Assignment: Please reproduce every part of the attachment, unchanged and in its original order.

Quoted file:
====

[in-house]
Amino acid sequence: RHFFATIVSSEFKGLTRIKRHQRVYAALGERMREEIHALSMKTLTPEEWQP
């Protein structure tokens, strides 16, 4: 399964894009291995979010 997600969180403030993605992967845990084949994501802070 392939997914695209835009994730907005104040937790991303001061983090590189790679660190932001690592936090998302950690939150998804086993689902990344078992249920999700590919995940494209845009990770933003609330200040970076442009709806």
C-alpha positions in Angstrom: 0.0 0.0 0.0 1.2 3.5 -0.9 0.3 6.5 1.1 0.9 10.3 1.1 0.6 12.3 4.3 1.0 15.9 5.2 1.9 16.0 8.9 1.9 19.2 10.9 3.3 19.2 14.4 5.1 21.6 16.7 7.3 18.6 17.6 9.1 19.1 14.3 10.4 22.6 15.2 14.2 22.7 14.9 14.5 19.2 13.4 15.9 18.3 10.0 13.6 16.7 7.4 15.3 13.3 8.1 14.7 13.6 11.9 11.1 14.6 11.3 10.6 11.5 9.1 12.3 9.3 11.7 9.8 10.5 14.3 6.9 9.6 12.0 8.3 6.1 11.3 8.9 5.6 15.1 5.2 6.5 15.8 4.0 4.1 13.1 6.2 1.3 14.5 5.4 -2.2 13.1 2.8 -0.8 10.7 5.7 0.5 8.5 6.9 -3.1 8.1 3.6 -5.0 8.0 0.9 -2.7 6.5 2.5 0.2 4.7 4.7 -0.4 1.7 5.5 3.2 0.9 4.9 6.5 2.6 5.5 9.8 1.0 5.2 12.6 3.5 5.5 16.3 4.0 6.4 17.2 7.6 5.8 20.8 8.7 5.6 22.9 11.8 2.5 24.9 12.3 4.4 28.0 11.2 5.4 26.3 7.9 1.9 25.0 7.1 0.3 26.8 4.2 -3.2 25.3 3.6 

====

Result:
[in-house]
Amino acid sequence: RHFFATIVSSEFKGLTRIKRHQRVYAALGERMREEIHALSMKTLTPEEWQP
């Protein structure tokens, strides 16, 4: 399964894009291995979010 997600969180403030993605992967845990084949994501802070 392939997914695209835009994730907005104040937790991303001061983090590189790679660190932001690592936090998302950690939150998804086993689902990344078992249920999700590919995940494209845009990770933003609330200040970076442009709806």
C-alpha positions in Angstrom: 0.0 0.0 0.0 1.2 3.5 -0.9 0.3 6.5 1.1 0.9 10.3 1.1 0.6 12.3 4.3 1.0 15.9 5.2 1.9 16.0 8.9 1.9 19.2 10.9 3.3 19.2 14.4 5.1 21.6 16.7 7.3 18.6 17.6 9.1 19.1 14.3 10.4 22.6 15.2 14.2 22.7 14.9 14.5 19.2 13.4 15.9 18.3 10.0 13.6 16.7 7.4 15.3 13.3 8.1 14.7 13.6 11.9 11.1 14.6 11.3 10.6 11.5 9.1 12.3 9.3 11.7 9.8 10.5 14.3 6.9 9.6 12.0 8.3 6.1 11.3 8.9 5.6 15.1 5.2 6.5 15.8 4.0 4.1 13.1 6.2 1.3 14.5 5.4 -2.2 13.1 2.8 -0.8 10.7 5.7 0.5 8.5 6.9 -3.1 8.1 3.6 -5.0 8.0 0.9 -2.7 6.5 2.5 0.2 4.7 4.7 -0.4 1.7 5.5 3.2 0.9 4.9 6.5 2.6 5.5 9.8 1.0 5.2 12.6 3.5 5.5 16.3 4.0 6.4 17.2 7.6 5.8 20.8 8.7 5.6 22.9 11.8 2.5 24.9 12.3 4.4 28.0 11.2 5.4 26.3 7.9 1.9 25.0 7.1 0.3 26.8 4.2 -3.2 25.3 3.6 